989 F.2d 527 (1st Cir. 1993), 92-1115, Poliquin v. Garden Way, Inc.
|Docket Nº:||92-1115, 92-1116.|
|Citation:||989 F.2d 527|
|Party Name:||Richard and Anita POLIQUIN, Plaintiffs-Appellants, v. GARDEN WAY, INC., Defendant-Appellee.|
|Case Date:||March 24, 1993|
|Court:||United States Courts of Appeals, Court of Appeals for the First Circuit|
Heard July 29, 1992.
Rehearing Denied April 20, 1993.
Maurice A. Libner with whom Marcia J. Cleveland and McTeague, Higbee, Libner, MacAdam, Case and Watson, Topsham, ME, were on brief, for plaintiffs-appellants.
Cheryl Flax-Davidson, San Juan, PR, and Bob Gibbins, Austin, TX, were on brief, for amicus curiae The Ass'n of Trial Lawyers of America.
Mark L. Austrian with whom Collier, Shannon, Rill & Scott, Washington, DC, Roy E. Thompson, Jr., Glenn H. Robinson, and Thompson & Bowie, Portland, ME, were on brief, for defendant-appellee.
James D. Poliquin, Russell B. Pierce, Jr. and Norman, Hanson & DeTroy, Portland, ME, were on brief, for amicus curiae The Defense Research Institute, Inc.
Before TORRUELLA and BOUDIN, Circuit Judges, and KEETON, [*] District Judge.
BOUDIN, Circuit Judge.
Richard and Anita Poliquin, appellants in this court and plaintiffs below, challenge protective orders of the district court limiting access to certain discovery materials in this case. The plaintiffs' underlying product liability claim has been settled. The discovery dispute lives on, consuming the time and energy of the courts, largely as a contest between plaintiffs' counsel and the defendant-appellee, Garden Way, Inc. For reasons set forth below, we modify the orders under review in one important respect and otherwise affirm.
I. PROCEEDINGS IN THE DISTRICT COURT
In October 1990, Richard Poliquin was seriously injured while operating the Super Tomahawk, a chipper/shredder manufactured by Garden Way. He and his wife brought suit against Garden Way in the district court, charging that the injury was due to the defective design of the product. The Poliquins sought discovery from Garden Way including design specifications, sales data and information about other accidents involving the Super Tomahawk or similar equipment.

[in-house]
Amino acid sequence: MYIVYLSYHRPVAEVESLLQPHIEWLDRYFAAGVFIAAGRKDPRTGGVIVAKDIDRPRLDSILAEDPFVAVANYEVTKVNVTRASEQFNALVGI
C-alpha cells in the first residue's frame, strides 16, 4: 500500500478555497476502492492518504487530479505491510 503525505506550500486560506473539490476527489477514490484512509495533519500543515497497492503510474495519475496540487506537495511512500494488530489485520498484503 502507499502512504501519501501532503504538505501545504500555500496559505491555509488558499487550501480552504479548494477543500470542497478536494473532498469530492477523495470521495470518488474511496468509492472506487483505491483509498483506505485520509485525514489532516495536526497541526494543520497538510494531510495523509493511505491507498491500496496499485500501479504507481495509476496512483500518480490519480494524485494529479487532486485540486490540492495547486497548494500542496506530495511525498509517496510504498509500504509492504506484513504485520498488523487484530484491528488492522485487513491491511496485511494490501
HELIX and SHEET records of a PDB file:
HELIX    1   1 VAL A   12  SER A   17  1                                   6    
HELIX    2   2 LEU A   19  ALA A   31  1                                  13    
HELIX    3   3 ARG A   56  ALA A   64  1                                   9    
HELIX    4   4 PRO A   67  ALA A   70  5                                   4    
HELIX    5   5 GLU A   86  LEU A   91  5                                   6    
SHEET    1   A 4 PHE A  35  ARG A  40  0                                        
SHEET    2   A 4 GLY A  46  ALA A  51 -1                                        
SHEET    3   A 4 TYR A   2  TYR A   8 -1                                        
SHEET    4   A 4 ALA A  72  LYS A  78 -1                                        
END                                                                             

In response, Garden Way sought a protective order limiting disclosure of answers and documents produced in response to specified discovery requests. The Poliquins resisted. Garden Way submitted an affidavit from its general counsel Lucia Miller in support of its request. On August 2, 1991, after a hearing on discovery issues, a protective order was entered by the magistrate judge to whom discovery matters had been assigned. The protective order said that Garden Way did have "valuable trade secrets and other confidential information" which were sought in discovery but should not be made public. The order afforded confidential treatment to information obtained through some, but not all, of the interrogatories specified by Garden Way, and to other information that had been the subject of the hearing.
The August 2 order also created a mechanism for resolving disputes about new discovery. It provided that if Garden Way produced other information or documents that it deemed confidential, it should mark them with a legend showing that they were "confidential" pursuant to court order in the case. If the Poliquins disagreed, they could contest the designation by motion within a fixed period, effectively 15 days from the production of the materials. The order provided that it "shall not terminate at the conclusion of this action" and within 90 days after the conclusion, all information and documents subject to the order "shall be destroyed" and a certificate of destruction provided by counsel.
The Poliquins appealed the August 2 order to the district judge who affirmed it as "not clearly erroneous." An appeal to this court was taken but dismissed as interlocutory. The interrogatory answers and documents provided by Garden Way under the protective order listed the names of other persons who had been injured by Garden Way equipment and included a number of complaints such persons had filed in other suits. The Poliquins later took depositions (under Fed.R.Civ.P. 31) of 23 other individuals who had suffered such accidents, as well as the videotaped deposition of Jay Sluiter, a former employee of Garden Way. The protective order provided that confidential information within a deposition
transcript was to be designated by underlining the lines in question and stamping the pages "confidential." It is not clear that Garden Way did so in each instance.
A pretrial hearing occurred on October 24, 1991. The district judge ruled that the Poliquins were free to offer information and documents at trial even if they had been designated as confidential during discovery. During this colloquy, plaintiffs' counsel suggested that material offered in evidence would be freed from further restriction, so he could send such material to other plaintiffs who had similar cases. Defense counsel disagreed and concluded by saying that when trial is over "I will request that those exhibits be returned." The court replied: "Correct.... When the trial is over, whatever rights you have ... to control the further dissemination of the material, you can invoke."